2014 GSA Annual Meeting in Vancouver, British Columbia (19–22 October 2014)

Paper No. 208-39
Presentation Time: 6:30 PM

PHYSIOLOGICAL AND ISOTOPIC RESPONSES OF THE CORAL STYLOPHORA PISTILLATA TO FUTURE COASTAL OCEAN CONDITIONS


SAUP, Casey, School of Earth Sciences, The Ohio State University, 2915 Honeysuckle Lane, Hilliard, OH 43026, GROTTOLI, Andréa, School of Earth Sciences, The Ohio State University, 125 South Oval Mall, Columbus, OH 43210, FERRIER-PAGÈS, Christine, Centre Scientifique de Monaco, 8 Quai Antoine Ier, Mc, 98000, Monaco and MATSUI, Yohei, School of Earth Sciences, The Ohio State University, 275 Mendenhall Laboratory, 125 South Oval Mall, Columbus, OH 43210, saup.4@osu.edu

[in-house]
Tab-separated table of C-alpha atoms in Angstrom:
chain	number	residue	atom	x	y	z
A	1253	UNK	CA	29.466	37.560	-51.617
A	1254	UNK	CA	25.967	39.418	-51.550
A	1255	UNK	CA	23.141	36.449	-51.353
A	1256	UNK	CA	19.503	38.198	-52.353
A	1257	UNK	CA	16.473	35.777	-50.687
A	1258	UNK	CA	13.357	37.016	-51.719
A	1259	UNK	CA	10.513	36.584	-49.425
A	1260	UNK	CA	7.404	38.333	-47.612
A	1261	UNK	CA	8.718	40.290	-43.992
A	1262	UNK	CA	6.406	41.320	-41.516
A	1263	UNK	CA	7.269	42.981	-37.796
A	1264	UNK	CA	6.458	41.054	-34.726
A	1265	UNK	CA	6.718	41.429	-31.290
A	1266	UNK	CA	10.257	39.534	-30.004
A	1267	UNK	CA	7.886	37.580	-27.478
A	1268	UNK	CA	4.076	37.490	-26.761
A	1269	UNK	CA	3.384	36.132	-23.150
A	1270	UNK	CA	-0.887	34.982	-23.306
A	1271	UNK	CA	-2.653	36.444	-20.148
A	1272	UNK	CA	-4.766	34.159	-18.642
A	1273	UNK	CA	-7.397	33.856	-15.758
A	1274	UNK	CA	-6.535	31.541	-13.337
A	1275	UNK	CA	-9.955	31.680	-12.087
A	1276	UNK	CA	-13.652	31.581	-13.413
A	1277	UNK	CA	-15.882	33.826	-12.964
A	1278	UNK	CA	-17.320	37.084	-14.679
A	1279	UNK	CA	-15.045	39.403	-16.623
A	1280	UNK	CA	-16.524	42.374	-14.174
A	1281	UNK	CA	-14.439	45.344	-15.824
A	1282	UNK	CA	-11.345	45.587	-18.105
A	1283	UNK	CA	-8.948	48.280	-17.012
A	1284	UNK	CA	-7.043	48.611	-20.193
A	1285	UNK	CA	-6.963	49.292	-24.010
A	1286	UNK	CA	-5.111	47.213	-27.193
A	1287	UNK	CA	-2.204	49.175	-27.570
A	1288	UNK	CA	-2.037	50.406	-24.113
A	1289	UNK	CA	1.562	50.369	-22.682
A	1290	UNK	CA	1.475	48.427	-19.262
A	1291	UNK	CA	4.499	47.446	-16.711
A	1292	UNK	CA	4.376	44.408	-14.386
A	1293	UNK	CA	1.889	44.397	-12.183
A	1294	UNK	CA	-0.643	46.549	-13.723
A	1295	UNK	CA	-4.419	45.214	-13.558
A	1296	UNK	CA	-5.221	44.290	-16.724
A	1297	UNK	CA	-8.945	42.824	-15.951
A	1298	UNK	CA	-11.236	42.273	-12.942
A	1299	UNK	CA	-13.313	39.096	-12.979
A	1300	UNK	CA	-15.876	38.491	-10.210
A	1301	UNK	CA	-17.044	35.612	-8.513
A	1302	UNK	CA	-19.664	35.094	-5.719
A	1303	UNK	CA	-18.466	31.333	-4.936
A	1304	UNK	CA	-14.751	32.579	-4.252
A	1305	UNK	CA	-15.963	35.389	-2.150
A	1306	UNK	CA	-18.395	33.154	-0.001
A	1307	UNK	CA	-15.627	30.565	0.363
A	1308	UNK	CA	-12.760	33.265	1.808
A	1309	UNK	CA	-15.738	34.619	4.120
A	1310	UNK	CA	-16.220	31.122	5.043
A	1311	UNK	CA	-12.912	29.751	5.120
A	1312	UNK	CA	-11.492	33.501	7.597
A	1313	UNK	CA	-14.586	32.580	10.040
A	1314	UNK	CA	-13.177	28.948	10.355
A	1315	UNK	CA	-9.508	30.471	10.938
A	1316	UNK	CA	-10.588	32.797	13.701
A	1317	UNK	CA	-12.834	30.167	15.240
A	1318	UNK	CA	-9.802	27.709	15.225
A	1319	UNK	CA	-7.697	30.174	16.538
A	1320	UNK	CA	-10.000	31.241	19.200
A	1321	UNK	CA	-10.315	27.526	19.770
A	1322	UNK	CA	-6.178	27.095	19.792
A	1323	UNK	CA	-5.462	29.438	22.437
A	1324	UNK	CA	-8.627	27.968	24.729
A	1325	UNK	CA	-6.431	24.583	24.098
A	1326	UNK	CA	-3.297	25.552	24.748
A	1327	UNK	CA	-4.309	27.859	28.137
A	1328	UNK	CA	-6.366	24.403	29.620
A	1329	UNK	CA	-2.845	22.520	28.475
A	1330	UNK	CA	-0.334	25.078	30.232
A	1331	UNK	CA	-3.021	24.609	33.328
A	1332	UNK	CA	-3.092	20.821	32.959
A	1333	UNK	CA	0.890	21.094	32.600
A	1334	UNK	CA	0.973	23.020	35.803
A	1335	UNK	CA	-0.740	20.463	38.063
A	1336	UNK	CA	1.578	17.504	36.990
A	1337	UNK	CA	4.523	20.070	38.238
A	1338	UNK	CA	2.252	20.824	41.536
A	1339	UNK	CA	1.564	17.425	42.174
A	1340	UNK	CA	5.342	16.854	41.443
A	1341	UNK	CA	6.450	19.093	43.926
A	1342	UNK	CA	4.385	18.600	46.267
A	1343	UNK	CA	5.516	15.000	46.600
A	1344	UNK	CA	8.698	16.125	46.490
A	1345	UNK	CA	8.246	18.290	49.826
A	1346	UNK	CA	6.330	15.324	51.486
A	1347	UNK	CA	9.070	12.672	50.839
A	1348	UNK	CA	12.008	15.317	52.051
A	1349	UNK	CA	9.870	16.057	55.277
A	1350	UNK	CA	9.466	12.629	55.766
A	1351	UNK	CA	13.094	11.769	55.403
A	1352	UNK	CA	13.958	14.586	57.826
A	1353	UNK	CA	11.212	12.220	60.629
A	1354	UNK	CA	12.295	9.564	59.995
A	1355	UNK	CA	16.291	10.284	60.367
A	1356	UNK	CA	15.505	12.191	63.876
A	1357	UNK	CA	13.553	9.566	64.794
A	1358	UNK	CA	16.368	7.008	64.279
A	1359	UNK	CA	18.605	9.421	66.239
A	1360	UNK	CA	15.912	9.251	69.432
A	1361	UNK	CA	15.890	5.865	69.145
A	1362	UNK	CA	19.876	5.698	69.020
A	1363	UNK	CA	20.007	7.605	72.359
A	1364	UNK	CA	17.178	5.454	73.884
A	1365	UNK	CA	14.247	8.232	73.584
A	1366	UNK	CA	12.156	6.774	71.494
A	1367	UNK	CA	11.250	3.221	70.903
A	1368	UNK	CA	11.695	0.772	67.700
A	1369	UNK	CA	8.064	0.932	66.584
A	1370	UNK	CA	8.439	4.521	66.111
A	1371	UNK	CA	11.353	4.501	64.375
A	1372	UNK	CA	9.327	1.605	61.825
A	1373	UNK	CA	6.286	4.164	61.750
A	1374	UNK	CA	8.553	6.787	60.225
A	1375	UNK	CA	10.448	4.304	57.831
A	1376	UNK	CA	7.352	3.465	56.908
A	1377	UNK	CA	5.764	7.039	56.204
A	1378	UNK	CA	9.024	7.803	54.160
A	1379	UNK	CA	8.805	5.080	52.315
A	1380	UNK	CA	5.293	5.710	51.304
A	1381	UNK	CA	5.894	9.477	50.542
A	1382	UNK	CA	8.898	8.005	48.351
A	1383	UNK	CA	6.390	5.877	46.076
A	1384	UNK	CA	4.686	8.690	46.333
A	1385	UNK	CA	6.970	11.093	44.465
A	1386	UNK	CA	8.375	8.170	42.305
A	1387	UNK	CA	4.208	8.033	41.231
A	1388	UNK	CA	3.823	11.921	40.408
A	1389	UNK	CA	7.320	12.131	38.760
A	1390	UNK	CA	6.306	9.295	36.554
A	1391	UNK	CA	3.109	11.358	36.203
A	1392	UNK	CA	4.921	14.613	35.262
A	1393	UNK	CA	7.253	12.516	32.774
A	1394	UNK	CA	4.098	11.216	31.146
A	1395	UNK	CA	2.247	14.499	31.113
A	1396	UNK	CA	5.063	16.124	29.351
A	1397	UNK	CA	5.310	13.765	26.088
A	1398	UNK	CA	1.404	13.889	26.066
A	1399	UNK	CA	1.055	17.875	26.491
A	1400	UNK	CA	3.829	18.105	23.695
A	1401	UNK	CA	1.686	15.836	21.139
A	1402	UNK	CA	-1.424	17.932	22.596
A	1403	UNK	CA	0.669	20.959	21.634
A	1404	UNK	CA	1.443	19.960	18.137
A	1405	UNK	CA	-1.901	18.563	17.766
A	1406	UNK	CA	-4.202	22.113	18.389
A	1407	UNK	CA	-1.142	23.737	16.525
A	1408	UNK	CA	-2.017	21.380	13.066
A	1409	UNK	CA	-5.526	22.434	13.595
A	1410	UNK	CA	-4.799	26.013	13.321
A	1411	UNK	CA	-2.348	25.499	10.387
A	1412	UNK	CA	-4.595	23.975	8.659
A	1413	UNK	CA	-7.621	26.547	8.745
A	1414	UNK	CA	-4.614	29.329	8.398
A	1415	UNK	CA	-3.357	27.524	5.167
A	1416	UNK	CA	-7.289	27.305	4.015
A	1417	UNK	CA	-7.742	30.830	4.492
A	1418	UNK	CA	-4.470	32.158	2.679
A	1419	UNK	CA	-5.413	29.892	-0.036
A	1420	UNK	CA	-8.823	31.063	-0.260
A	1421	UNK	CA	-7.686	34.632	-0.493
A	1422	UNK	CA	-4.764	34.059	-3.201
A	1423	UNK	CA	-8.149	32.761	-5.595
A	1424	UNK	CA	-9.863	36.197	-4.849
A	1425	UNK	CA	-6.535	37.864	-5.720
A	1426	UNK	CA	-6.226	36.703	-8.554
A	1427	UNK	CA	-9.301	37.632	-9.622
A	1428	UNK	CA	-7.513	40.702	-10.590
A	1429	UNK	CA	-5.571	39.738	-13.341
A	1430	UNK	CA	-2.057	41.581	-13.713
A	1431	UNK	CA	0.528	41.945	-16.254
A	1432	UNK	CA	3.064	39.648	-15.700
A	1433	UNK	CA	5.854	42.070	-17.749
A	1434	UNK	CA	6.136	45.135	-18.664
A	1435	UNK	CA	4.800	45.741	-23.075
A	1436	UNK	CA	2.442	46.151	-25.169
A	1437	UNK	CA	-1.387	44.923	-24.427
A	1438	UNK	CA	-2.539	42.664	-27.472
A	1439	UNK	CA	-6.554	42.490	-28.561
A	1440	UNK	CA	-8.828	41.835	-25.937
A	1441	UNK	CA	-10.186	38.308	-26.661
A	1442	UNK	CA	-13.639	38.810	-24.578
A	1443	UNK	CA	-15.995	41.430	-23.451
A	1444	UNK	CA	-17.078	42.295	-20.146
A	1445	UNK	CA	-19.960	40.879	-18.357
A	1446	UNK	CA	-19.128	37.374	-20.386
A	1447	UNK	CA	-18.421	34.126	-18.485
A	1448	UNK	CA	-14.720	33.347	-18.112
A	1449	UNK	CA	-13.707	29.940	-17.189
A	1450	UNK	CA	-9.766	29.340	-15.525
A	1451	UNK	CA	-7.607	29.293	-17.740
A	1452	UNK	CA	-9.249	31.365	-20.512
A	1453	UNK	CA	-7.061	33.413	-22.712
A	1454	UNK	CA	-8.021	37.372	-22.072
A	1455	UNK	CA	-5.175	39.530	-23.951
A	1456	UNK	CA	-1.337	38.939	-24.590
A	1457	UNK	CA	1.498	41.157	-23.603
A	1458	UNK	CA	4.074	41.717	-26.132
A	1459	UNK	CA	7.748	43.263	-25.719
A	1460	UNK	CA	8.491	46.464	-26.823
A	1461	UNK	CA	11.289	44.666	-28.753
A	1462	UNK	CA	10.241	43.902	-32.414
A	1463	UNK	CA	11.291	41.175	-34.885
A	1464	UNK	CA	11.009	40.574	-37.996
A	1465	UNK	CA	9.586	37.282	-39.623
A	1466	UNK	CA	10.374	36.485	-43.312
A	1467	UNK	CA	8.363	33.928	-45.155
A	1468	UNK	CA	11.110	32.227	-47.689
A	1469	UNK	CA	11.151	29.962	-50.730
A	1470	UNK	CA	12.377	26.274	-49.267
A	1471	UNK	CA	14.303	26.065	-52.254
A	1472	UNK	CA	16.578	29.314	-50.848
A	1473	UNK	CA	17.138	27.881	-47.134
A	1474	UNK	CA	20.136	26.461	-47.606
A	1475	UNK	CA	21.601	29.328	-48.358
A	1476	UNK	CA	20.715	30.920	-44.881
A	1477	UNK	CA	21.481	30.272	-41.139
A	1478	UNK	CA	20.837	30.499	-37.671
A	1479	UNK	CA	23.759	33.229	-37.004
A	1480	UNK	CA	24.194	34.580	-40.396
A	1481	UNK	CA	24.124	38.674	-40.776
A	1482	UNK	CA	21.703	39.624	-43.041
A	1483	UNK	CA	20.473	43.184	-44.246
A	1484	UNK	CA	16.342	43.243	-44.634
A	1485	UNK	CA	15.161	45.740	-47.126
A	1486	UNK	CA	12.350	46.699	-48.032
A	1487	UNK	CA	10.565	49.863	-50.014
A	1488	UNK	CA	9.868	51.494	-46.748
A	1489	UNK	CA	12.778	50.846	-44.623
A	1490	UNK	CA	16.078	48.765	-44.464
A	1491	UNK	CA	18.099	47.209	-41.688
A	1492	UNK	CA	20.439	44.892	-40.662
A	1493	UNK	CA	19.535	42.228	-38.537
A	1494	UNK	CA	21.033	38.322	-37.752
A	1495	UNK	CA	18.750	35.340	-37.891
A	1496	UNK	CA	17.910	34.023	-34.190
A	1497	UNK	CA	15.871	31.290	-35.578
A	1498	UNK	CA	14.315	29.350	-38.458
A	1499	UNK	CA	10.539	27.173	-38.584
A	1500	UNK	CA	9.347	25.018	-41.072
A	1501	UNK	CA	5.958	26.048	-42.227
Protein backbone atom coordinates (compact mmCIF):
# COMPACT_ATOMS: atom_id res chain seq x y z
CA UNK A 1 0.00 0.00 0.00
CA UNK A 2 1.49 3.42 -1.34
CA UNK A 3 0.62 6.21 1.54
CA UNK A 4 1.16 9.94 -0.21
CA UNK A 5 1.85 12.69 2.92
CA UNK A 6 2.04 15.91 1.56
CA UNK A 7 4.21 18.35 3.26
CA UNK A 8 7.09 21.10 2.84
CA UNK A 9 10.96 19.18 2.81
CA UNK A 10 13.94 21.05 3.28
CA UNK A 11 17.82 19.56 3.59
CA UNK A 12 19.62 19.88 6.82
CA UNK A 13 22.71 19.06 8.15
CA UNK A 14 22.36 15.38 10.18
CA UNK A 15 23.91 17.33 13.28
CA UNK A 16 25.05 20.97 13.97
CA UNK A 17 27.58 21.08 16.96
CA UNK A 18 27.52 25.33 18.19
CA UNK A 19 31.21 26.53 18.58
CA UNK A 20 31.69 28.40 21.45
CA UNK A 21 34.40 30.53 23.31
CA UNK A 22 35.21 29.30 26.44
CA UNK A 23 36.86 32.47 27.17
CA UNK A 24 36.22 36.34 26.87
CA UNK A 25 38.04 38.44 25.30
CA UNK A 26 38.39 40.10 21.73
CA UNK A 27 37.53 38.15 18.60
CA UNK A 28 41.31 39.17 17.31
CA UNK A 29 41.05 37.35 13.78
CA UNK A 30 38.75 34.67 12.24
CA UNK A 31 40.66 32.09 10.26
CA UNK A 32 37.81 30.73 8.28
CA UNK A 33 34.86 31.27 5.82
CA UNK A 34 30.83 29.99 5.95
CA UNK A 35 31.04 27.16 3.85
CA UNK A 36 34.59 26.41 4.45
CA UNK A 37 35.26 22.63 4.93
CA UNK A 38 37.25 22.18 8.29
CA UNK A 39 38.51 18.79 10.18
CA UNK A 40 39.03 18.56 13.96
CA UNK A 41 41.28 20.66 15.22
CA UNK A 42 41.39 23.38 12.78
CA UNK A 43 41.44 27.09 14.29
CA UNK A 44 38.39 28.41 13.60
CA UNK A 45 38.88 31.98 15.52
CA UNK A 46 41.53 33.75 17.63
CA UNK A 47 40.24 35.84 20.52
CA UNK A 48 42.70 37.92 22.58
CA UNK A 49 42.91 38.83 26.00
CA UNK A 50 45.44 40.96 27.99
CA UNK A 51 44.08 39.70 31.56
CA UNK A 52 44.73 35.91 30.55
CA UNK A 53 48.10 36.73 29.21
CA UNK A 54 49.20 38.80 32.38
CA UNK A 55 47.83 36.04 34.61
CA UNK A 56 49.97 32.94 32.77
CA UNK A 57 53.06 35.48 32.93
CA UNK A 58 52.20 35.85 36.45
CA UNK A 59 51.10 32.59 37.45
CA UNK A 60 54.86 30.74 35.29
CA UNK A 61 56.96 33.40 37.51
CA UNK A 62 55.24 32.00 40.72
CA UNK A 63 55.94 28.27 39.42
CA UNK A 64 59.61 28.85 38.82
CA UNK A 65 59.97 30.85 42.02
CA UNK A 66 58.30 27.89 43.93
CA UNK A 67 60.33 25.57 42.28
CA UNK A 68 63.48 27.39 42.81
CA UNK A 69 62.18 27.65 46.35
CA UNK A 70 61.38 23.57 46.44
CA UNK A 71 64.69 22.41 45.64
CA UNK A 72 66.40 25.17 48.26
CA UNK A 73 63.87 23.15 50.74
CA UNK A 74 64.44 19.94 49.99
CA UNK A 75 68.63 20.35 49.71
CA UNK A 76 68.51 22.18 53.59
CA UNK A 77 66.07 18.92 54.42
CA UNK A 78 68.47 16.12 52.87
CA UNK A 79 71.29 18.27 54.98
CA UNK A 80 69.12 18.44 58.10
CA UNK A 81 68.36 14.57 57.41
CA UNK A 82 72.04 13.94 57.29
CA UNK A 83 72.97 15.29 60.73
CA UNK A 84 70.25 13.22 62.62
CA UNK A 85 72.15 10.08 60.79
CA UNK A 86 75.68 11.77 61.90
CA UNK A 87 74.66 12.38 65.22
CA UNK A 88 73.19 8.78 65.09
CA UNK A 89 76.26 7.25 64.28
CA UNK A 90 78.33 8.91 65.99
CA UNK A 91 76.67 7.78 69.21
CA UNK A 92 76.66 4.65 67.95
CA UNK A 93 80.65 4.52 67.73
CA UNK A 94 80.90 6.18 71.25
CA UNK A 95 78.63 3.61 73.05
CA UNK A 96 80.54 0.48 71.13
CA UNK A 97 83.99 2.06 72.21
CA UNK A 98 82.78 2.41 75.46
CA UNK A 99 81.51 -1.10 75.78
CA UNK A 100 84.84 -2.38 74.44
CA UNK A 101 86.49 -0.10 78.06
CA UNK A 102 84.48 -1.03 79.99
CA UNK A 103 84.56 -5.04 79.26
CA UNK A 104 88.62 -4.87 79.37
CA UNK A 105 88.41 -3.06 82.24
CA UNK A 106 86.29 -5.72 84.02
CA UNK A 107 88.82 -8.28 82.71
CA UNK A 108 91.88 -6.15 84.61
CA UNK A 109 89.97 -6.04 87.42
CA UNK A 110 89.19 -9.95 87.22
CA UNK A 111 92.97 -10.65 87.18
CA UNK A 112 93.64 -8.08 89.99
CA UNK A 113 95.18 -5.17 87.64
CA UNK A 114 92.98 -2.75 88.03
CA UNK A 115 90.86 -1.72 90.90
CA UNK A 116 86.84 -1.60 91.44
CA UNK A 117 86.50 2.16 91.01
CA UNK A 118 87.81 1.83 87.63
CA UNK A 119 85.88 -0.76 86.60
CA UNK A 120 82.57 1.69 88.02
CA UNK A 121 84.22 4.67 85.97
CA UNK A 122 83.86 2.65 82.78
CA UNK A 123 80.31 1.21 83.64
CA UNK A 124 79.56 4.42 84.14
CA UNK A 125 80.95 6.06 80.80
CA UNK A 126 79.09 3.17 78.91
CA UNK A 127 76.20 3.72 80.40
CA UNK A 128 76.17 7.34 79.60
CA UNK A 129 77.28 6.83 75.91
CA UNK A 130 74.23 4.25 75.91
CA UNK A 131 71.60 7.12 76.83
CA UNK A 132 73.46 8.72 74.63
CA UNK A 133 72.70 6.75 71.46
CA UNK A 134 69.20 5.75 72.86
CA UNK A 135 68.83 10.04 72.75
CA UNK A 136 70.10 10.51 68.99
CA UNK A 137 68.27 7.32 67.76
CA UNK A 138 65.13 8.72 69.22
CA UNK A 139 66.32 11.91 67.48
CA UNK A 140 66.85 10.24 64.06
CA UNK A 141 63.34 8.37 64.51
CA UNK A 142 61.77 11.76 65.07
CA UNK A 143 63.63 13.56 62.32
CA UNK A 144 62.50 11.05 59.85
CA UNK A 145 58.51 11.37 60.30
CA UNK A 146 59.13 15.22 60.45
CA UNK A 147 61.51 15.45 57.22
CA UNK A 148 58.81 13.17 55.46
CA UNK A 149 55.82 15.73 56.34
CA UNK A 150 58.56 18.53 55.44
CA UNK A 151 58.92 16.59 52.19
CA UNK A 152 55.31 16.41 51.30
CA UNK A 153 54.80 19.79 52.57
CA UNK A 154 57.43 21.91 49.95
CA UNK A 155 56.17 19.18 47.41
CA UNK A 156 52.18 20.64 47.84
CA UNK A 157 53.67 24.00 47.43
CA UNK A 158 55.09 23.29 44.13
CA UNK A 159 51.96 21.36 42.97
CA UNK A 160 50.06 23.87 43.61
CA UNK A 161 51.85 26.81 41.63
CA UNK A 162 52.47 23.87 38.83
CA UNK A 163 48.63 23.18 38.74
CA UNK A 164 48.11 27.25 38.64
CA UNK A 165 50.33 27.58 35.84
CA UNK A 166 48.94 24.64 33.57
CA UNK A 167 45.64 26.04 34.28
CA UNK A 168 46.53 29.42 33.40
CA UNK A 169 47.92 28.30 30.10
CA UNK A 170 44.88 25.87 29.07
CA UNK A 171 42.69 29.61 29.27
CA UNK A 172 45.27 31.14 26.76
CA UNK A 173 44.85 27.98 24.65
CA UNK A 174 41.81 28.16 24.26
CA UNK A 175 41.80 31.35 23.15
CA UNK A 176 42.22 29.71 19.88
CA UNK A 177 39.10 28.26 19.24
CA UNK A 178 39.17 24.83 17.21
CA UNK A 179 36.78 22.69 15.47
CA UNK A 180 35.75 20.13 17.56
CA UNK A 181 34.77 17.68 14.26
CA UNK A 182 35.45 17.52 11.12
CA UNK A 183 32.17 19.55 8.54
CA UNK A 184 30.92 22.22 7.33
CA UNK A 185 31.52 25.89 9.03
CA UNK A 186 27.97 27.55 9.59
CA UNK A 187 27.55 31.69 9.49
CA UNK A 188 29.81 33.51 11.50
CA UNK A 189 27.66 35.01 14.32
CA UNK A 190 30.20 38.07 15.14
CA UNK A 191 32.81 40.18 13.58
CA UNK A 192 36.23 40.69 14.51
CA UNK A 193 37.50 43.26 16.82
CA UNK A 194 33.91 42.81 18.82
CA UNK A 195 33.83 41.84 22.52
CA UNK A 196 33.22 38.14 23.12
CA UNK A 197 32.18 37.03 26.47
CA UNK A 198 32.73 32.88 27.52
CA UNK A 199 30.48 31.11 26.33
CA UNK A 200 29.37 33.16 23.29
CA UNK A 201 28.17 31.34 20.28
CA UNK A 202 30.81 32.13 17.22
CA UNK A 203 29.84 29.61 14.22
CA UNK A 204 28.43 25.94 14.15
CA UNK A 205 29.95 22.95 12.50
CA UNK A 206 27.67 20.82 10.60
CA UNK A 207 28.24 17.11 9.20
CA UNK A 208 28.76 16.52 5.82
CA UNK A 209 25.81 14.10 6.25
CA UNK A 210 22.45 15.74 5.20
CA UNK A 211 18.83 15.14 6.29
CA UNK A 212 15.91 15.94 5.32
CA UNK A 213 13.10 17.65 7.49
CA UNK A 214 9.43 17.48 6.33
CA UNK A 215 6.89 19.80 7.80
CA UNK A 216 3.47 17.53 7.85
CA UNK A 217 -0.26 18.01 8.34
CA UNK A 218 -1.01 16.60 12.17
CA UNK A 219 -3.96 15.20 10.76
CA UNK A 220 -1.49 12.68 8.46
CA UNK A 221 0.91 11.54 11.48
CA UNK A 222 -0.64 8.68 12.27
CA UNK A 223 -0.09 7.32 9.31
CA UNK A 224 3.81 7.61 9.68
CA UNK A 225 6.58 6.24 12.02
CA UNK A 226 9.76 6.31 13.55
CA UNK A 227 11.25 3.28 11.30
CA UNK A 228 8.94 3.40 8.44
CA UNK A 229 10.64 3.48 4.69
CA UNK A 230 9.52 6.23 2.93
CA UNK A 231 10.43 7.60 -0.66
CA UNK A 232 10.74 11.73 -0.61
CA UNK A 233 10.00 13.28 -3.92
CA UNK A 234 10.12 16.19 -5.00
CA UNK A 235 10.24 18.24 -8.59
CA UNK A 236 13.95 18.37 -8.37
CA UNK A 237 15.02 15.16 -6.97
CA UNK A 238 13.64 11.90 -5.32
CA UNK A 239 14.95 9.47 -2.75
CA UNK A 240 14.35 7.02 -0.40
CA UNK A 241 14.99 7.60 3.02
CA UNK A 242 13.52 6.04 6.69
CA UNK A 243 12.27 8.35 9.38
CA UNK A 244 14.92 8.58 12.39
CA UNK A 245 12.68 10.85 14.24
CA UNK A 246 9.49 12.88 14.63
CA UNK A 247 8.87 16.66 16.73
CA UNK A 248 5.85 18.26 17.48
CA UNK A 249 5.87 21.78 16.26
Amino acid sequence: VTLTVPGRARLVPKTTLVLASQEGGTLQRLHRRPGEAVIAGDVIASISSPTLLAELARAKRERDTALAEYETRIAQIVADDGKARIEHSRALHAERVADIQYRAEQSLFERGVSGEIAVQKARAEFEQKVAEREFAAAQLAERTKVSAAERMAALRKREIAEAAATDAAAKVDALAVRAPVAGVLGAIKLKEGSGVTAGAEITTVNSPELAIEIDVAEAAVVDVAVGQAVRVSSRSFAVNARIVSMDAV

Corals are increasingly at risk of bleaching and bleaching-induced mortality due to rising global temperatures. However, there is evidence to suggest that high nutritional input (i.e., feeding) and lower light levels may provide some protection from elevated temperature stress. We measured the individual and interactive effects of temperature (27°C, 31°C), light (ambient light-200 mol photons, high light-400 mol photons), and nutrition (fed brine shrimp, not fed brine shrimp) on the physiology and biogeochemistry of the coral species Stylophora pistillata. Calcification, photosynthesis, respiration, and feeding rates were measured as well as the nitrogen (δ15N) and carbon (δ13C) isotopic compositions of the whole coral tissue. Overall, calcification and photosynthesis decreased as temperature increased, independent of feeding. This indicates that the corals were bleached and allocated fewer resources to calcification. However, this negative temperature effect on calcification was offset at higher light levels. δ13C increased as temperature and light increased, which suggests that corals were decreasing the amount of isotopically depleted dissolved and particulate organic carbon in their diets. δ15N increased as feeding and light increased. This shows the importance of heterotrophy in coral tissue growth and the enhancement of light in nitrogen assimilation. However, overall, lower light and heterotrophic feeding did not appear to mediate the negative of effects elevated temperature as was hypothesized. Additional results of the δ15N and δ13C of the endosymbiontic algae and the coral animal host will be presented.